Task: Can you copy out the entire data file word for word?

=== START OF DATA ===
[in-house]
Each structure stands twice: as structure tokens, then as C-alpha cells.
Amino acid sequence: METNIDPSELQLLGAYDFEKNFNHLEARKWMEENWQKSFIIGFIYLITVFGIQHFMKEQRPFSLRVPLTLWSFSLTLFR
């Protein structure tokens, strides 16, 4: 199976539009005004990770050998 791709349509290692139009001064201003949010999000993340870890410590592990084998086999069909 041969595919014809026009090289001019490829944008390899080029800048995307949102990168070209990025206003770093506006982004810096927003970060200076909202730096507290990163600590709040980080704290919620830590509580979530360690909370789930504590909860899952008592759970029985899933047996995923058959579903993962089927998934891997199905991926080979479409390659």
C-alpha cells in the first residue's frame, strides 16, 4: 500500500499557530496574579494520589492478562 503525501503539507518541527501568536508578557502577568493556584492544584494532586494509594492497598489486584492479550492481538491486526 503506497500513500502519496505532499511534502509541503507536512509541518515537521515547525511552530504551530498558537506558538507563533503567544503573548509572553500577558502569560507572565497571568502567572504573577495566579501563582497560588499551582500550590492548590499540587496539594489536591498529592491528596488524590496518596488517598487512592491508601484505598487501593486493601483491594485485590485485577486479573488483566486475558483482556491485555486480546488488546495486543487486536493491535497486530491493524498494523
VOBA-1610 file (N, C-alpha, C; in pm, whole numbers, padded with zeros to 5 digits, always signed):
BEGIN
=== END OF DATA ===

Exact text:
[in-house]
Each structure stands twice: as structure tokens, then as C-alpha cells.
Amino acid sequence: METNIDPSELQLLGAYDFEKNFNHLEARKWMEENWQKSFIIGFIYLITVFGIQHFMKEQRPFSLRVPLTLWSFSLTLFR
């Protein structure tokens, strides 16, 4: 199976539009005004990770050998 791709349509290692139009001064201003949010999000993340870890410590592990084998086999069909 041969595919014809026009090289001019490829944008390899080029800048995307949102990168070209990025206003770093506006982004810096927003970060200076909202730096507290990163600590709040980080704290919620830590509580979530360690909370789930504590909860899952008592759970029985899933047996995923058959579903993962089927998934891997199905991926080979479409390659």
C-alpha cells in the first residue's frame, strides 16, 4: 500500500499557530496574579494520589492478562 503525501503539507518541527501568536508578557502577568493556584492544584494532586494509594492497598489486584492479550492481538491486526 503506497500513500502519496505532499511534502509541503507536512509541518515537521515547525511552530504551530498558537506558538507563533503567544503573548509572553500577558502569560507572565497571568502567572504573577495566579501563582497560588499551582500550590492548590499540587496539594489536591498529592491528596488524590496518596488517598487512592491508601484505598487501593486493601483491594485485590485485577486479573488483566486475558483482556491485555486480546488488546495486543487486536493491535497486530491493524498494523
VOBA-1610 file (N, C-alpha, C; in pm, whole numbers, padded with zeros to 5 digits, always signed):
BEGIN